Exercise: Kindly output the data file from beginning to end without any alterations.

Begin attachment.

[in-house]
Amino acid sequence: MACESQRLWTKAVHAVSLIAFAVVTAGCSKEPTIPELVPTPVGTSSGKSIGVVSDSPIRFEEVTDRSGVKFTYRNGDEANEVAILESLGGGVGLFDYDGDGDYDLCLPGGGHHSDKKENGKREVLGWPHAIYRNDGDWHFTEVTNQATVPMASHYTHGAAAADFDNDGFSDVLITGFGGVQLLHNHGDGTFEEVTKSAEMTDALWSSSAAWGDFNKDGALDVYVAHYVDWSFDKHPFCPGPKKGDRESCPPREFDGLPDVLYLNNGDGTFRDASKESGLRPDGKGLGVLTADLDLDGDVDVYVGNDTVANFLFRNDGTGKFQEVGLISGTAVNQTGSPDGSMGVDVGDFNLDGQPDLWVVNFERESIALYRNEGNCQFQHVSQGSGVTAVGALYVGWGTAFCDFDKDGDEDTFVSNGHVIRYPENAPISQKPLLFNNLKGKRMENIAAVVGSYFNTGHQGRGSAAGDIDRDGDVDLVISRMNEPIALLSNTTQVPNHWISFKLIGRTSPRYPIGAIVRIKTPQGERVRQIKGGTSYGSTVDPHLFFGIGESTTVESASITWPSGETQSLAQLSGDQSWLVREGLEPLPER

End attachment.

[in-house]
Amino acid sequence: MACESQRLWTKAVHAVSLIAFAVVTAGCSKEPTIPELVPTPVGTSSGKSIGVVSDSPIRFEEVTDRSGVKFTYRNGDEANEVAILESLGGGVGLFDYDGDGDYDLCLPGGGHHSDKKENGKREVLGWPHAIYRNDGDWHFTEVTNQATVPMASHYTHGAAAADFDNDGFSDVLITGFGGVQLLHNHGDGTFEEVTKSAEMTDALWSSSAAWGDFNKDGALDVYVAHYVDWSFDKHPFCPGPKKGDRESCPPREFDGLPDVLYLNNGDGTFRDASKESGLRPDGKGLGVLTADLDLDGDVDVYVGNDTVANFLFRNDGTGKFQEVGLISGTAVNQTGSPDGSMGVDVGDFNLDGQPDLWVVNFERESIALYRNEGNCQFQHVSQGSGVTAVGALYVGWGTAFCDFDKDGDEDTFVSNGHVIRYPENAPISQKPLLFNNLKGKRMENIAAVVGSYFNTGHQGRGSAAGDIDRDGDVDLVISRMNEPIALLSNTTQVPNHWISFKLIGRTSPRYPIGAIVRIKTPQGERVRQIKGGTSYGSTVDPHLFFGIGESTTVESASITWPSGETQSLAQLSGDQSWLVREGLEPLPER